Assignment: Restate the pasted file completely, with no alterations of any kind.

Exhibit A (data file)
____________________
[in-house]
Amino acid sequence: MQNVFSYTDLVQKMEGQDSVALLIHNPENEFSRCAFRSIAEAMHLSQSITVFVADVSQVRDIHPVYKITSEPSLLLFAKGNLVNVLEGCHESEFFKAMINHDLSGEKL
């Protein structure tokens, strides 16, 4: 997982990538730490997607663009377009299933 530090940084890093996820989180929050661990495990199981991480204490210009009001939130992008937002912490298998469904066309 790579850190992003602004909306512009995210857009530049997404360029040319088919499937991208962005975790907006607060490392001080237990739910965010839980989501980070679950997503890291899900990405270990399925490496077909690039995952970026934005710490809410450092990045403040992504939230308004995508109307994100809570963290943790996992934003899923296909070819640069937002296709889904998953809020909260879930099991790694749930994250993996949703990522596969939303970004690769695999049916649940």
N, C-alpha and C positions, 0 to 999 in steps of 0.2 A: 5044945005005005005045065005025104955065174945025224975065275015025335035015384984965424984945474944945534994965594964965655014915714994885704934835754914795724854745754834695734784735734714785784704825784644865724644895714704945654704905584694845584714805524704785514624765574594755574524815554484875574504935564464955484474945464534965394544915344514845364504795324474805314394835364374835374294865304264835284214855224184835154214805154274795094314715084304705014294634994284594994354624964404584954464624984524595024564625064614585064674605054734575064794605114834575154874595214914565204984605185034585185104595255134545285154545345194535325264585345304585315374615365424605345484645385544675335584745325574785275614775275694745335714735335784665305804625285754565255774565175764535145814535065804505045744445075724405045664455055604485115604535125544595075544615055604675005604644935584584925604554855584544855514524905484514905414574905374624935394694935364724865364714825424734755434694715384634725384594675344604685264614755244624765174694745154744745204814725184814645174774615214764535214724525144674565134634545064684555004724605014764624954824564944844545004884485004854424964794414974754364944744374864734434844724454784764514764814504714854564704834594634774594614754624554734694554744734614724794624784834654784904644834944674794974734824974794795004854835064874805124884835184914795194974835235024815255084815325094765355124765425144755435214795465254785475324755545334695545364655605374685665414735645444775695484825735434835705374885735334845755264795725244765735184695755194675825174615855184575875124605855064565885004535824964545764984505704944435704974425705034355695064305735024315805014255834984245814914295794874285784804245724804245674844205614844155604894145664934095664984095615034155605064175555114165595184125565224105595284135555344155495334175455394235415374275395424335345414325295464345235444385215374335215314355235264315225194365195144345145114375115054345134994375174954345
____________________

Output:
[in-house]
Amino acid sequence: MQNVFSYTDLVQKMEGQDSVALLIHNPENEFSRCAFRSIAEAMHLSQSITVFVADVSQVRDIHPVYKITSEPSLLLFAKGNLVNVLEGCHESEFFKAMINHDLSGEKL
């Protein structure tokens, strides 16, 4: 997982990538730490997607663009377009299933 530090940084890093996820989180929050661990495990199981991480204490210009009001939130992008937002912490298998469904066309 790579850190992003602004909306512009995210857009530049997404360029040319088919499937991208962005975790907006607060490392001080237990739910965010839980989501980070679950997503890291899900990405270990399925490496077909690039995952970026934005710490809410450092990045403040992504939230308004995508109307994100809570963290943790996992934003899923296909070819640069937002296709889904998953809020909260879930099991790694749930994250993996949703990522596969939303970004690769695999049916649940």
N, C-alpha and C positions, 0 to 999 in steps of 0.2 A: 5044945005005005005045065005025104955065174945025224975065275015025335035015384984965424984945474944945534994965594964965655014915714994885704934835754914795724854745754834695734784735734714785784704825784644865724644895714704945654704905584694845584714805524704785514624765574594755574524815554484875574504935564464955484474945464534965394544915344514845364504795324474805314394835364374835374294865304264835284214855224184835154214805154274795094314715084304705014294634994284594994354624964404584954464624984524595024564625064614585064674605054734575064794605114834575154874595214914565204984605185034585185104595255134545285154545345194535325264585345304585315374615365424605345484645385544675335584745325574785275614775275694745335714735335784665305804625285754565255774565175764535145814535065804505045744445075724405045664455055604485115604535125544595075544615055604675005604644935584584925604554855584544855514524905484514905414574905374624935394694935364724865364714825424734755434694715384634725384594675344604685264614755244624765174694745154744745204814725184814645174774615214764535214724525144674565134634545064684555004724605014764624954824564944844545004884485004854424964794414974754364944744374864734434844724454784764514764814504714854564704834594634774594614754624554734694554744734614724794624784834654784904644834944674794974734824974794795004854835064874805124884835184914795194974835235024815255084815325094765355124765425144755435214795465254785475324755545334695545364655605374685665414735645444775695484825735434835705374885735334845755264795725244765735184695755194675825174615855184575875124605855064565885004535824964545764984505704944435704974425705034355695064305735024315805014255834984245814914295794874285784804245724804245674844205614844155604894145664934095664984095615034155605064175555114165595184125565224105595284135555344155495334175455394235415374275395424335345414325295464345235444385215374335215314355235264315225194365195144345145114375115054345134994375174954345